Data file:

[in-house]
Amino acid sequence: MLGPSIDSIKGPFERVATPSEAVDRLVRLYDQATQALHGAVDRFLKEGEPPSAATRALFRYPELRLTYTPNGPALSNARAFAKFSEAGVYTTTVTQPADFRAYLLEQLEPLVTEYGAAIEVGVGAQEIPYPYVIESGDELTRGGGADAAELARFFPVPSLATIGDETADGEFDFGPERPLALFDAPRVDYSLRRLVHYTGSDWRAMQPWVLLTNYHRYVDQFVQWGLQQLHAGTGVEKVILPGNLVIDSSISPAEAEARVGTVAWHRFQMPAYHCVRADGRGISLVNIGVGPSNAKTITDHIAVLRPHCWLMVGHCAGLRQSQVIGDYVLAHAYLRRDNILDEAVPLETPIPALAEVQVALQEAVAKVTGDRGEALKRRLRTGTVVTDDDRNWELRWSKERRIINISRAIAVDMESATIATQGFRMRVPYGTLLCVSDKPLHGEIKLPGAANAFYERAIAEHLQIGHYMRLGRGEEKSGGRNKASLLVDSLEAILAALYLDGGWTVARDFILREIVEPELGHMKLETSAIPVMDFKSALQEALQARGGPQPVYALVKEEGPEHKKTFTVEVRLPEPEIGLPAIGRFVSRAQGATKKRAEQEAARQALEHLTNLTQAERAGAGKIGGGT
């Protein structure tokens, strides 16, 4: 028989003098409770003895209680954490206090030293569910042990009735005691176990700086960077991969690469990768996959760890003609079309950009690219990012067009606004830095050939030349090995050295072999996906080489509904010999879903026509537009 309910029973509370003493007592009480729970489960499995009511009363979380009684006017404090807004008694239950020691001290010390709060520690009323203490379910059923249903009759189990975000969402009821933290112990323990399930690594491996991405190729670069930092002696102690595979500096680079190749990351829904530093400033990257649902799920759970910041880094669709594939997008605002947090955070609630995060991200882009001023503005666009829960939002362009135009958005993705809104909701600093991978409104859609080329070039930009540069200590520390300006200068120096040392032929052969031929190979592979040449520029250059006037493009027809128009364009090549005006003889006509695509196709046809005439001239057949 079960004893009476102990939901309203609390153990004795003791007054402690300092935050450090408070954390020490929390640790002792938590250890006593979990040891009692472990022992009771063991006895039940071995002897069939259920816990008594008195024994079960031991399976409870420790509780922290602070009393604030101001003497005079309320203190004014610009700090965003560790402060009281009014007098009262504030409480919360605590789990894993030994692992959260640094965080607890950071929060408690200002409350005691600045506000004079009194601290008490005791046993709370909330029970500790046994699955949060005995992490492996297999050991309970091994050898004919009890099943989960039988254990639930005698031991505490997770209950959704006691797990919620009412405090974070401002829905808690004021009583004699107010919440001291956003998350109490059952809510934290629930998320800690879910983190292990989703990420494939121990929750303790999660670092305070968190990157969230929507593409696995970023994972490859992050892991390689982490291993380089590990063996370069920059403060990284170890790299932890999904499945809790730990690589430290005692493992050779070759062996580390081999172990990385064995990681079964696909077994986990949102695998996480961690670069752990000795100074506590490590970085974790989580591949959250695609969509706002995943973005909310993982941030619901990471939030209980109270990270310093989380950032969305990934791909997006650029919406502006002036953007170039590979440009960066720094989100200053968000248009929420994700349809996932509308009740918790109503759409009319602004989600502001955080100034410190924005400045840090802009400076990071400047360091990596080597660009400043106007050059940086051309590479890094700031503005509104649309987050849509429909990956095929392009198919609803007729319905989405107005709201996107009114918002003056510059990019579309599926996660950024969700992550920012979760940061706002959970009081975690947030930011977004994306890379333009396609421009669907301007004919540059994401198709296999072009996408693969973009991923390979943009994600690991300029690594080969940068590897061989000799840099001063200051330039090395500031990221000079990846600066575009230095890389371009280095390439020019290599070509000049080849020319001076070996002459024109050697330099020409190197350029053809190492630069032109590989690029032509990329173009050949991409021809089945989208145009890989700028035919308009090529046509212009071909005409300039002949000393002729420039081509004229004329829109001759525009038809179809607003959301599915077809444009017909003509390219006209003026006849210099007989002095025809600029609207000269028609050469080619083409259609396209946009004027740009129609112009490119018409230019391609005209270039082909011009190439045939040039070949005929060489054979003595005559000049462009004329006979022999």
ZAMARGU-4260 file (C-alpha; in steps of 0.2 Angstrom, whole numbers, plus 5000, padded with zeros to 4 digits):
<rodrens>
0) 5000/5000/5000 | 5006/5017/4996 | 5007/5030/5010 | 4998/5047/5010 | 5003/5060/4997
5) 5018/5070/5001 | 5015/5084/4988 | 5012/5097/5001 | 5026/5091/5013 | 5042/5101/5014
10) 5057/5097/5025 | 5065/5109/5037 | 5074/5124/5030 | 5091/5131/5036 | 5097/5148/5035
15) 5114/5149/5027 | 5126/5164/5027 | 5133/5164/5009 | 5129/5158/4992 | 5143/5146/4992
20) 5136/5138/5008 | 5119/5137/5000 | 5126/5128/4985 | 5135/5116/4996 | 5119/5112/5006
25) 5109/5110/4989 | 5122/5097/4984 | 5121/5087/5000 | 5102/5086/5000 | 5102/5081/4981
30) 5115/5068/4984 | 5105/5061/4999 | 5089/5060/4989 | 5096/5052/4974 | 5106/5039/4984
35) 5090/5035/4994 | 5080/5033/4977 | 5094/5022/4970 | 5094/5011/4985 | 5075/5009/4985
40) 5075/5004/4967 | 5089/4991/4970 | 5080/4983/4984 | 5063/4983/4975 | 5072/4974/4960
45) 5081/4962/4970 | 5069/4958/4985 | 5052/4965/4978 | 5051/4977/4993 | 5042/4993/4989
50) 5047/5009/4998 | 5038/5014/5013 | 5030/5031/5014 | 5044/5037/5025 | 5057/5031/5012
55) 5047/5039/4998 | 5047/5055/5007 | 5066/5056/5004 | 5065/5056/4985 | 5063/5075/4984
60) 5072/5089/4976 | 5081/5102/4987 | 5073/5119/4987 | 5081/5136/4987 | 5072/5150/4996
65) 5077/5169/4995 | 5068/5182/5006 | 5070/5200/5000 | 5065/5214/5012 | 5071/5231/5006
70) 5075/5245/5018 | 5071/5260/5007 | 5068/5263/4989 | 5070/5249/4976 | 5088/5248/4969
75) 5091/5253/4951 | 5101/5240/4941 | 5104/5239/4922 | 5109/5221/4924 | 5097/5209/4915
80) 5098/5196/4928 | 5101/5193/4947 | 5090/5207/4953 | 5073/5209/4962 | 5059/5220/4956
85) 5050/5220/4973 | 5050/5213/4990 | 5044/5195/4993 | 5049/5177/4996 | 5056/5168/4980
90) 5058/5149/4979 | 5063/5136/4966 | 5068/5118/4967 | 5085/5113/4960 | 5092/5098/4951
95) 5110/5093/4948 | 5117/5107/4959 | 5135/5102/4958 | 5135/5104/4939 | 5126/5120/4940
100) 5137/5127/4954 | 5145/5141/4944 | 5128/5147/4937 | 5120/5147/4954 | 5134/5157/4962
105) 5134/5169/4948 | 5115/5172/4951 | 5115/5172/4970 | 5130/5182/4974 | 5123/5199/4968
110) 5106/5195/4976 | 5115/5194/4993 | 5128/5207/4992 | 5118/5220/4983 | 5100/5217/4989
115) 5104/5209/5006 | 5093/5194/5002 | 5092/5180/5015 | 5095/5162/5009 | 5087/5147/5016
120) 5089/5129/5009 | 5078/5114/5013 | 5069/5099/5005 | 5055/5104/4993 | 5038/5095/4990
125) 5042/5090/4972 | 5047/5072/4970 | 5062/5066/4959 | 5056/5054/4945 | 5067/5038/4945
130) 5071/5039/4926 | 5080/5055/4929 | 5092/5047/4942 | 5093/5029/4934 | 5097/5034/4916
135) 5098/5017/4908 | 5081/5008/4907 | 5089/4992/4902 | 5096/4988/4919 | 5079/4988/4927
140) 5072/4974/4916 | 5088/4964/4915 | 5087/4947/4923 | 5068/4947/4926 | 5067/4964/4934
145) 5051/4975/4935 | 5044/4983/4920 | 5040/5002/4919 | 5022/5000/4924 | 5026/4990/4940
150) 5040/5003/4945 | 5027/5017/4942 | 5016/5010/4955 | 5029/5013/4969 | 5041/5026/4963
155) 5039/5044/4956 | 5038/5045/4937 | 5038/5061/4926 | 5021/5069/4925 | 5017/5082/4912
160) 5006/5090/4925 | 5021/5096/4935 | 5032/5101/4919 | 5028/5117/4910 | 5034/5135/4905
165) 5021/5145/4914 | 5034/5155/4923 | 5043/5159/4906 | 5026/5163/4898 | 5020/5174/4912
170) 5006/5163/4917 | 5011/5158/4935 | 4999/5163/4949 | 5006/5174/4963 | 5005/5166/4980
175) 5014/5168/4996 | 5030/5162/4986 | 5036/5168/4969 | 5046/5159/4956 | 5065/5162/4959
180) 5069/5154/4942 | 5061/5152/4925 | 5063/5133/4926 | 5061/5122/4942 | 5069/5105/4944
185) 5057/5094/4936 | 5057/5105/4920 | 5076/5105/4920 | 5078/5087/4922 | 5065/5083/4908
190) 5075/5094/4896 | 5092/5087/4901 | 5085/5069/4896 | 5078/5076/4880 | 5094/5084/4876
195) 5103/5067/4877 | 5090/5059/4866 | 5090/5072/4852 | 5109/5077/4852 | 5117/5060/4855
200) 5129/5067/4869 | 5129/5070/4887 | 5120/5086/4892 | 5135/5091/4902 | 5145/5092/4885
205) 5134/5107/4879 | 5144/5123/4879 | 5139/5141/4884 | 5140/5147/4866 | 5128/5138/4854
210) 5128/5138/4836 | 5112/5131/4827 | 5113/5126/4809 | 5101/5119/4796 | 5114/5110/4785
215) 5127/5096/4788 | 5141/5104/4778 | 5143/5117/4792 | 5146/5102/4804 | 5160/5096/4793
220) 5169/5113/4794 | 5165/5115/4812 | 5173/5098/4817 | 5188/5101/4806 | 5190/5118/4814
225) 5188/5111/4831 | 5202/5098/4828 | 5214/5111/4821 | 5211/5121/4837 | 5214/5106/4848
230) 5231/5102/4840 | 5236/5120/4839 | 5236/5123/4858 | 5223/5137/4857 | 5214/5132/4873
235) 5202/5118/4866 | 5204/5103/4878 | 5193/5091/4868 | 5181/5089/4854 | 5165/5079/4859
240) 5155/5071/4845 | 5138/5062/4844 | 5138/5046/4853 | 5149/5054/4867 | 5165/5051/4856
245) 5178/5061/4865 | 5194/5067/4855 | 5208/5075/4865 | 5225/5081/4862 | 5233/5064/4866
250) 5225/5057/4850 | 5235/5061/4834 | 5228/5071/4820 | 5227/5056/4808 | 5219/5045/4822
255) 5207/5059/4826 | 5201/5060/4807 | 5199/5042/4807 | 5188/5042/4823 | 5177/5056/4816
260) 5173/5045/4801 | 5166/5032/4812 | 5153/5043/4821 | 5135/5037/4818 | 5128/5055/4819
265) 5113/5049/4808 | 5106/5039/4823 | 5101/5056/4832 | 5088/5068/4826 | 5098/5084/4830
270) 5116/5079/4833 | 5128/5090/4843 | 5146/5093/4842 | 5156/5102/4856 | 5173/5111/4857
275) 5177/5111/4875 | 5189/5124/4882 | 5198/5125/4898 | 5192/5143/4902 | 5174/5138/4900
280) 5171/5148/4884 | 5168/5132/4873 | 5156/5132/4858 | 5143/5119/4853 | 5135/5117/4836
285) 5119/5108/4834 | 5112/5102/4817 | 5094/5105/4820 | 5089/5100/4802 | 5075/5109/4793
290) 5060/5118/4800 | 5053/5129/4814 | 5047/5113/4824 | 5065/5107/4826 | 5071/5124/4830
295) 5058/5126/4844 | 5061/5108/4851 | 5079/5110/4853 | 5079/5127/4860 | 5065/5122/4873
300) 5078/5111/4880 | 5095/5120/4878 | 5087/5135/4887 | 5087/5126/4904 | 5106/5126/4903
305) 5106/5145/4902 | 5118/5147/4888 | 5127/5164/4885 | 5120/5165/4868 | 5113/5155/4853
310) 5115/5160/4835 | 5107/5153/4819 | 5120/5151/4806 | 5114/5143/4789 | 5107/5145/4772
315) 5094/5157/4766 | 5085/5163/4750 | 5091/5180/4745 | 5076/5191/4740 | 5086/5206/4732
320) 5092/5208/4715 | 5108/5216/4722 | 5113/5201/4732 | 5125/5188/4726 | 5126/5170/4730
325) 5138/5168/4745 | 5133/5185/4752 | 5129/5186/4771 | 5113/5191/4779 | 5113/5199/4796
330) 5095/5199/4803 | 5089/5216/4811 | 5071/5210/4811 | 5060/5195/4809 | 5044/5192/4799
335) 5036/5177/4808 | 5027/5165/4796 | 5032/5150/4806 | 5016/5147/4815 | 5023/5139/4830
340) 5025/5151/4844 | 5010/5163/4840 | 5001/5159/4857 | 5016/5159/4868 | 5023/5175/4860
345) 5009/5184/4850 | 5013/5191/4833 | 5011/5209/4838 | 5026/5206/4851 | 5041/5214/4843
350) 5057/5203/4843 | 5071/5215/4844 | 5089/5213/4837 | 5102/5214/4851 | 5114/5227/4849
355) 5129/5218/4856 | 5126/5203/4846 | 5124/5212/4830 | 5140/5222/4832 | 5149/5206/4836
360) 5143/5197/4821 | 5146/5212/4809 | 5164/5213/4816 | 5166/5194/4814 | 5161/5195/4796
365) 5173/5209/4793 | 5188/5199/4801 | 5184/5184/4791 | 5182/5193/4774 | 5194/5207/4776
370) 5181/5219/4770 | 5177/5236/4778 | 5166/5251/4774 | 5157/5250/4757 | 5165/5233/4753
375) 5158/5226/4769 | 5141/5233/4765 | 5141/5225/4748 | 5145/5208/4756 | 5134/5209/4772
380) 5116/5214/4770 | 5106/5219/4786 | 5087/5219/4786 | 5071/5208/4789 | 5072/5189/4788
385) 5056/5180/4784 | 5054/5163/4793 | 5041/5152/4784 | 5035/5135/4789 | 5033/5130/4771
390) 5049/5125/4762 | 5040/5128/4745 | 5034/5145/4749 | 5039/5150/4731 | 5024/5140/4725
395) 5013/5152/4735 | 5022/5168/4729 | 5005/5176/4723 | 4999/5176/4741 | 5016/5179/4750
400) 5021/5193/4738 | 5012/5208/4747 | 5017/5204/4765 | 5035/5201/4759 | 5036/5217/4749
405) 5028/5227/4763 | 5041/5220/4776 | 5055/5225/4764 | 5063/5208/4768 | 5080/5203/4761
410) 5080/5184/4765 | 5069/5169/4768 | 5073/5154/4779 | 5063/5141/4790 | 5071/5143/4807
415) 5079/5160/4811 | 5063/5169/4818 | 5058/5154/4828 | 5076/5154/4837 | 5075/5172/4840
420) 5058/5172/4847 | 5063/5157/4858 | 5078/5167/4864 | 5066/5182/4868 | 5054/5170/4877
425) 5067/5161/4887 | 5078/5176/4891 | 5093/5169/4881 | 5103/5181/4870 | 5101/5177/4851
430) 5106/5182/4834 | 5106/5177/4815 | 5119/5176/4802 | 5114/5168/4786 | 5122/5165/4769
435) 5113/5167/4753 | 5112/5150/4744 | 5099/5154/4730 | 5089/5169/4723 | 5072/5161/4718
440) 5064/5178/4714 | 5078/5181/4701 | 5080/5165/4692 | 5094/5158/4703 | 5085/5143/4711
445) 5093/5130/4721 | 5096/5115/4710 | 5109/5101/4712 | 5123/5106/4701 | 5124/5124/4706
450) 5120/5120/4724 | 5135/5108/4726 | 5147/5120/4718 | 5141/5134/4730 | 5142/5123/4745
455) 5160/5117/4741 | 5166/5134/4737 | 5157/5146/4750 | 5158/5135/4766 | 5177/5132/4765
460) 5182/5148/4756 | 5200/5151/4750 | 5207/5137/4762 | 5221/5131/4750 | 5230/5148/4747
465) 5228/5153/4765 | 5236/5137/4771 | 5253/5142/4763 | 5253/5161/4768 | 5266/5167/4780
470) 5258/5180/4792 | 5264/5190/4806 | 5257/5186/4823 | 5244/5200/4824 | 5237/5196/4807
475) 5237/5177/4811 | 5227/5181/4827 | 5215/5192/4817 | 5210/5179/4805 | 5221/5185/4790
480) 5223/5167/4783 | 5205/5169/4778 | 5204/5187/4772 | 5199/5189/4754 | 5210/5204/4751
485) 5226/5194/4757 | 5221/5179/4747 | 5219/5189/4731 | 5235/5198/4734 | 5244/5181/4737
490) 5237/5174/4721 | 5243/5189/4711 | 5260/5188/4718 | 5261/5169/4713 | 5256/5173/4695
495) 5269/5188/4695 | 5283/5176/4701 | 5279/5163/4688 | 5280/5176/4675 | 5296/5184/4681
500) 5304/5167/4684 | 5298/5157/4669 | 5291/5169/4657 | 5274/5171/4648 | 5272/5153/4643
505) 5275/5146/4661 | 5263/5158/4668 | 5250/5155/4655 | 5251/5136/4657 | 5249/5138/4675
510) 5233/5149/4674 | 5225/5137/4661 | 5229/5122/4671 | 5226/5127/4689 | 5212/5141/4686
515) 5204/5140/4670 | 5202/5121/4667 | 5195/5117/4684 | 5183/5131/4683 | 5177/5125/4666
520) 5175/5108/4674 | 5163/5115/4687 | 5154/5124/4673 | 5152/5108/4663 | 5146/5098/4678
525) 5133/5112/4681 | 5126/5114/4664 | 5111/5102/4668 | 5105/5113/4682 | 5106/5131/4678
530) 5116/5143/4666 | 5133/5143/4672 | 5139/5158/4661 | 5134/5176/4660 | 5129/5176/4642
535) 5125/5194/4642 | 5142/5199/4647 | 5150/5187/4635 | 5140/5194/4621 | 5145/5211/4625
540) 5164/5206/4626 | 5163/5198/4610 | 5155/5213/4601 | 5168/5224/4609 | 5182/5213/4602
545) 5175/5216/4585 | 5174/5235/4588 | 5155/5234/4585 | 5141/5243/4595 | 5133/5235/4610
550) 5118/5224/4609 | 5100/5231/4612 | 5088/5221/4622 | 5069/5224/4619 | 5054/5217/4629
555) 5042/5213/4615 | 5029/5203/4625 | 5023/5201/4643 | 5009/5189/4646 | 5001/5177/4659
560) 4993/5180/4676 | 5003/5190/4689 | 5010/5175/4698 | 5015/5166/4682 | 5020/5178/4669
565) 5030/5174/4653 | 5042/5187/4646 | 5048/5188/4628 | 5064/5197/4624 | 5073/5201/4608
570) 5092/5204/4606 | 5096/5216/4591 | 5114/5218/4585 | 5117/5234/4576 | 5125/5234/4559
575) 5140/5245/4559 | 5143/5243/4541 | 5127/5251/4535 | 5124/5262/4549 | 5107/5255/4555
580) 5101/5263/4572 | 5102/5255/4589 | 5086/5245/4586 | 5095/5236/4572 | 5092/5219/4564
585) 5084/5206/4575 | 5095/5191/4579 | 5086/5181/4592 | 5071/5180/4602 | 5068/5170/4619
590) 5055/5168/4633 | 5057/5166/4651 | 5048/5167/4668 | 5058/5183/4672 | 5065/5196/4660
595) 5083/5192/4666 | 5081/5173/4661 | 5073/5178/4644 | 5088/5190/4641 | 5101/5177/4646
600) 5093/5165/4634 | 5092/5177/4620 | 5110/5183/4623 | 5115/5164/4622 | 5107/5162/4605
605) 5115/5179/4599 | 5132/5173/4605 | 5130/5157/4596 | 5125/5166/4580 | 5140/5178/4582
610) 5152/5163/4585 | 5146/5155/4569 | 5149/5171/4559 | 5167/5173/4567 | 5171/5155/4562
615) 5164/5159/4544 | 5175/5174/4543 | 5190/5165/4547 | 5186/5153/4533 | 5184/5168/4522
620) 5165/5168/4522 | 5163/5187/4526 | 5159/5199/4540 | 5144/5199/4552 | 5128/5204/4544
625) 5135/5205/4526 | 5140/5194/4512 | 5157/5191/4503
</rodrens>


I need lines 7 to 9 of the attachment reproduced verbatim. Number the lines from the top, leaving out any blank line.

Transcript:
5) 5018/5070/5001 | 5015/5084/4988 | 5012/5097/5001 | 5026/5091/5013 | 5042/5101/5014
10) 5057/5097/5025 | 5065/5109/5037 | 5074/5124/5030 | 5091/5131/5036 | 5097/5148/5035
15) 5114/5149/5027 | 5126/5164/5027 | 5133/5164/5009 | 5129/5158/4992 | 5143/5146/4992